The adherence to principles of natural justice as recognized by all civilized States is of supreme importance when a quasi-judicial body embarks on determining disputes between the parties, or any administrative action involving civil consequences is in issue. There principles are well settled. The first and foremost principle is what is commonly known as audi alteram partem rule. It says that no one should be condemned unheard. Notice is the first limb of this principle. It must be precise and unambiguous. It should apprise the party determinatively of the case he has to meet. Time given for the purpose should be adequate so as to enable him to make his representation. In the absence of a notice of the kind and such reasonable opportunity, the order passed becomes wholly vitiated. Thus, it is but essential that a party should be put on notice of the case before any adverse order is passed. against him. This is one of the most important principles of natural justice. It is after all an approved rule of fair play. The concept has gained significance and shades with time. When the historic document was made at Runnymede in 1215, the first statutory recognition of this principle found its way into the “Magna Carta”. the classic exposition of Sir Edward Coke of natural justice requires to “vocate, interrogate and adjudicate”. In the celebrated case of Cooper v. Wands worth Board of Works the principles was thus stated:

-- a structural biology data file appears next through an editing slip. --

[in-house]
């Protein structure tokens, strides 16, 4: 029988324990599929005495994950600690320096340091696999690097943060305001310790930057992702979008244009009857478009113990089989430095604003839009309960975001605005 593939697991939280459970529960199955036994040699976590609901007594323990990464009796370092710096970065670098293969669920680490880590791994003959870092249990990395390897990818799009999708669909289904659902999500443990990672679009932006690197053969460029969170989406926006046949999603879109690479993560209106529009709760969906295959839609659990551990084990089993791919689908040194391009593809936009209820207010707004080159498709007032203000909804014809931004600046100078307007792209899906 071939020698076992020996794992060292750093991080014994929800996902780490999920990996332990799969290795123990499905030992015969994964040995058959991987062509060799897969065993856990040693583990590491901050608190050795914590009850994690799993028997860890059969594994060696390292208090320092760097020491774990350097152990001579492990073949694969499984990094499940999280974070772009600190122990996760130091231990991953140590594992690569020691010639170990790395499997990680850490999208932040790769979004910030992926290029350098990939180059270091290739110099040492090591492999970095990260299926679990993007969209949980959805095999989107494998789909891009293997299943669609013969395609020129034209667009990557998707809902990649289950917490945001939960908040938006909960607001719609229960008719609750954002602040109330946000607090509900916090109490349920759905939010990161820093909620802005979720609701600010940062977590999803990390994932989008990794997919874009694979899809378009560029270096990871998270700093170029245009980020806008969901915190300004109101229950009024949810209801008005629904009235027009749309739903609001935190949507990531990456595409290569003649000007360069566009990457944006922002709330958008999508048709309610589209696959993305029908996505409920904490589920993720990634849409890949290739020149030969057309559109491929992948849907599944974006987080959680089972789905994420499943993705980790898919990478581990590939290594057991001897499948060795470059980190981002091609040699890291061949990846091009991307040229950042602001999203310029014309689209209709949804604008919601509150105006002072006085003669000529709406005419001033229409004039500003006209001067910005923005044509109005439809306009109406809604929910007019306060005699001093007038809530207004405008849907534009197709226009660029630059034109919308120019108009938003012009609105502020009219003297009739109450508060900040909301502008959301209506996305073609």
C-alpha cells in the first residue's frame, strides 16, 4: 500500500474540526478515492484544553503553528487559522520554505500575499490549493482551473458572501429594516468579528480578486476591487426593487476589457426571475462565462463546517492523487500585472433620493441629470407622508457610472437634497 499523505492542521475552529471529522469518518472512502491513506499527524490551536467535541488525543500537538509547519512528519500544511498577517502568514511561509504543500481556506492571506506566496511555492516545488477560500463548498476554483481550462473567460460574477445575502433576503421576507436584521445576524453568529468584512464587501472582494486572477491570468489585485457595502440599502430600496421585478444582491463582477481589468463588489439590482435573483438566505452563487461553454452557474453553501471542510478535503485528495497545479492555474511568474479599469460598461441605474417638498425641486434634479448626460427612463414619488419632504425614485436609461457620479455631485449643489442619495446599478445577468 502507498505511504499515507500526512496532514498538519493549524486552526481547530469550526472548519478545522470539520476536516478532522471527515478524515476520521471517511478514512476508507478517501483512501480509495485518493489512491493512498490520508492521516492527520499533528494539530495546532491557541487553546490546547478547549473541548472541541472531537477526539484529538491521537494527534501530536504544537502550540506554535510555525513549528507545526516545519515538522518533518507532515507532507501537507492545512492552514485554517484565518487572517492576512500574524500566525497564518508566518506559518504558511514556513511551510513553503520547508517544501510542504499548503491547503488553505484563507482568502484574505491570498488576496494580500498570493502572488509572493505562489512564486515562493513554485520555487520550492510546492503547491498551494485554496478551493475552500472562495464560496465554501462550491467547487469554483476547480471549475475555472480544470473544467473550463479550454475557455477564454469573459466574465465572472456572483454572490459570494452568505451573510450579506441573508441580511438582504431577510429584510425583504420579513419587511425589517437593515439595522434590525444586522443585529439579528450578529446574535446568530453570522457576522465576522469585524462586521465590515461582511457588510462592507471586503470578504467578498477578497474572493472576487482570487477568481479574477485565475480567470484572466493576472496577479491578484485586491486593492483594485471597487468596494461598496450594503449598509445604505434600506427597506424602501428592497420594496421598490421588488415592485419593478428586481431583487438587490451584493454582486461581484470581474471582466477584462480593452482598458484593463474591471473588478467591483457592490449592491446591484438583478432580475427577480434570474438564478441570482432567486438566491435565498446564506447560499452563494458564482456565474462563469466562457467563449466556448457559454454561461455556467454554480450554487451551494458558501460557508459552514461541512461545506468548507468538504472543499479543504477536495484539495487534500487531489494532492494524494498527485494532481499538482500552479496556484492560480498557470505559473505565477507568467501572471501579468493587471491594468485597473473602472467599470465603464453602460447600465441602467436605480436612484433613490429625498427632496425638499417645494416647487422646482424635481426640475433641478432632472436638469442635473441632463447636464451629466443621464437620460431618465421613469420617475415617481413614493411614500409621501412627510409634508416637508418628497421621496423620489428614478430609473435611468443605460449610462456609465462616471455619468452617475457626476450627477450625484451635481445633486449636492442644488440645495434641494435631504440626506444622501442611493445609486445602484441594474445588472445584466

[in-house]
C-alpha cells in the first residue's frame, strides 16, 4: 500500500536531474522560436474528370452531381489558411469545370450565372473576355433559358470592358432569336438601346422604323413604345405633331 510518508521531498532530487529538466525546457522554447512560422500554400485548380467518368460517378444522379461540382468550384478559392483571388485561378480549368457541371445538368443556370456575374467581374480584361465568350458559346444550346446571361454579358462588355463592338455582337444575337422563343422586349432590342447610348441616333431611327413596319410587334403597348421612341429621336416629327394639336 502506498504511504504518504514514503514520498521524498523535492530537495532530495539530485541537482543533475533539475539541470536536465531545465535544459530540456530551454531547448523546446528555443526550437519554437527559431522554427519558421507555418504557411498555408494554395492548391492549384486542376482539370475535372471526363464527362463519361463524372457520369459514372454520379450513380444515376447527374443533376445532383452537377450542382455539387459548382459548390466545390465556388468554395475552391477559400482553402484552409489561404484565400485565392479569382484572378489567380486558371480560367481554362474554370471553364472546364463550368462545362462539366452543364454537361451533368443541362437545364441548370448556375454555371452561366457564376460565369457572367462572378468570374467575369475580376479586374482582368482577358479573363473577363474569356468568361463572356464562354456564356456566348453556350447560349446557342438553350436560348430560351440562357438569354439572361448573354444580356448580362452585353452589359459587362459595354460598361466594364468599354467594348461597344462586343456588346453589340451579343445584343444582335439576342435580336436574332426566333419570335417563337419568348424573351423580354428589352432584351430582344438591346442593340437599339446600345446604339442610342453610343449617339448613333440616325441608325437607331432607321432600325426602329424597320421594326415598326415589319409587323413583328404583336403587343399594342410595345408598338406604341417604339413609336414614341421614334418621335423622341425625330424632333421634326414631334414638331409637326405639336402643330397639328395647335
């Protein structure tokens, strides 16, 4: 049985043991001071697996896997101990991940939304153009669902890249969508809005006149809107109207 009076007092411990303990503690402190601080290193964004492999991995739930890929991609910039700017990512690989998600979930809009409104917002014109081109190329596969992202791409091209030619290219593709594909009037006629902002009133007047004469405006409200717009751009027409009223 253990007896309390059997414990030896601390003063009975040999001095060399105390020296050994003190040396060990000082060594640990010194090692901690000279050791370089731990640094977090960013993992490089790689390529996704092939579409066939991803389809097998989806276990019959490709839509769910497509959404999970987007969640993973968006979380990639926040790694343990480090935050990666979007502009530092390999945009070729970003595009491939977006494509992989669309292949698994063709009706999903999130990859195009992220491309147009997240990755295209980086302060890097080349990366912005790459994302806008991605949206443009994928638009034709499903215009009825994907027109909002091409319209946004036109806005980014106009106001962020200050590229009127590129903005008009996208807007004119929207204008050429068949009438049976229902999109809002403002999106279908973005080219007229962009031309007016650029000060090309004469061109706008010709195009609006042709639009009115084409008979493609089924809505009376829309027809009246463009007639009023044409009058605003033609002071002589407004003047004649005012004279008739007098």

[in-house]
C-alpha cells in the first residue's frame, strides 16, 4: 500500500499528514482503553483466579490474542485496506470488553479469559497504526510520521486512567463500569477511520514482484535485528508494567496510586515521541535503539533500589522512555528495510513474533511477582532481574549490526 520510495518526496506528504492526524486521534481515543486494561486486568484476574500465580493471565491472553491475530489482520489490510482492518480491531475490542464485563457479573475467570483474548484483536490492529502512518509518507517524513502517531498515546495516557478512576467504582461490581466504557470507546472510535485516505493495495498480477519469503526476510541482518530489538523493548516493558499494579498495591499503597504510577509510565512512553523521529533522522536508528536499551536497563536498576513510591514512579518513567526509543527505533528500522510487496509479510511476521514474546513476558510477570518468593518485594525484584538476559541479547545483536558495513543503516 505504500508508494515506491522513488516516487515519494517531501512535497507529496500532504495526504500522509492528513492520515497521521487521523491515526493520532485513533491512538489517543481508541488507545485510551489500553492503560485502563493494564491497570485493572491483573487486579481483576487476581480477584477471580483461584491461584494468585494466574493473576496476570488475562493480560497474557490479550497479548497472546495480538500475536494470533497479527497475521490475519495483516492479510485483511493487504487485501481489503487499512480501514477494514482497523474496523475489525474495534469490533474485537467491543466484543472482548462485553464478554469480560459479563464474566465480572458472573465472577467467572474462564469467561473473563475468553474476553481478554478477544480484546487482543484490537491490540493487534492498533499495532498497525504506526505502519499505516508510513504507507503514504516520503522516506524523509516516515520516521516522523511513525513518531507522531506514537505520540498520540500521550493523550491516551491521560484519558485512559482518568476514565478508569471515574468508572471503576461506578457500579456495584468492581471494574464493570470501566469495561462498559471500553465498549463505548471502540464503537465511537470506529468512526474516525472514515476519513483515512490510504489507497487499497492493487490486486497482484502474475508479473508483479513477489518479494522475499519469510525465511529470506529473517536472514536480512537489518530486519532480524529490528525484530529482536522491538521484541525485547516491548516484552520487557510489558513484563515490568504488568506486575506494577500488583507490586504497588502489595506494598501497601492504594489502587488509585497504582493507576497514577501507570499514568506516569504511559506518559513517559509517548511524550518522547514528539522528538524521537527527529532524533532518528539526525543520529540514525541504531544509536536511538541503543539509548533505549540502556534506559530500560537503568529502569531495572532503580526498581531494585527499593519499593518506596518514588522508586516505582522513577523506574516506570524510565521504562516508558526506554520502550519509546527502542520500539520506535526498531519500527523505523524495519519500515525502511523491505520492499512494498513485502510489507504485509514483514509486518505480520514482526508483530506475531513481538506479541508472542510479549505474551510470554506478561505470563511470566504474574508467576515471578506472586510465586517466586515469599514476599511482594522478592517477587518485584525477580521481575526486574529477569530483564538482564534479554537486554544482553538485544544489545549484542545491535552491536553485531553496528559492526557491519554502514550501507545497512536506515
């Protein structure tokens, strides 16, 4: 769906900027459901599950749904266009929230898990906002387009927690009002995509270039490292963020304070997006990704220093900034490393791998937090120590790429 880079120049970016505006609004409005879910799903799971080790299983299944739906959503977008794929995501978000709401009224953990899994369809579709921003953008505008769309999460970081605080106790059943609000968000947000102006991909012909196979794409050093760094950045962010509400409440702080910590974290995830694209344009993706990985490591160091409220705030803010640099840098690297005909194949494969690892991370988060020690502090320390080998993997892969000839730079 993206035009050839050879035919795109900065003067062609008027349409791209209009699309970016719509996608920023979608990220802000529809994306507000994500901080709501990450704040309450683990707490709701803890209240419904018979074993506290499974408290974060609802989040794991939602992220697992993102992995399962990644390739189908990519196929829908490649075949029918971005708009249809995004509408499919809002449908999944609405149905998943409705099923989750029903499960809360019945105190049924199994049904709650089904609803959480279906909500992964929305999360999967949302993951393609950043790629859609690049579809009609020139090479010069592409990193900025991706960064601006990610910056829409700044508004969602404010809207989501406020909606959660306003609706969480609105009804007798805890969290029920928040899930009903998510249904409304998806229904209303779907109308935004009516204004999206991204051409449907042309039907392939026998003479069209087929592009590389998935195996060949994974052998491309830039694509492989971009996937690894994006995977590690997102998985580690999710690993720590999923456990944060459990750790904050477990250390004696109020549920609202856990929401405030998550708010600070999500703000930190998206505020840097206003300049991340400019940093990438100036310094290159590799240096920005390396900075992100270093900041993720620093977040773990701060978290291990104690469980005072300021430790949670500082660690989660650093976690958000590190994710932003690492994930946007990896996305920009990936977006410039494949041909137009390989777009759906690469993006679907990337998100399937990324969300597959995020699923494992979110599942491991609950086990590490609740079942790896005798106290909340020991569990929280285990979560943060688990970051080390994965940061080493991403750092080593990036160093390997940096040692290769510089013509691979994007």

“Even God himself did not pass sentence upon Adam before he was called upon to make his defense. ‘Adam ‘(says God), ‘where art thou? hast thou not eaten of the tree whereof, I commanded thee that thou shouldest not eat ?”
Since then the principle has been chiselled, honed and refined, enriching its content. Judicial treatment has added light and luminosity to the concept, like polishing of a diamond.
It is not possible to define precisely and scientifically the expression “natural justice”. Though highly attractive and potential, it is a vague and ambiguous concept and, having been criticised as “sadly lacking in precision, has been consigned more than once to the lumber-room. It is a confused and unwarranted concept and encroaches on the field of ethics. Though eminent judges have at times used the phrase “the principles of natural justice”, even now the concept differs widely in countries usually described as civilised.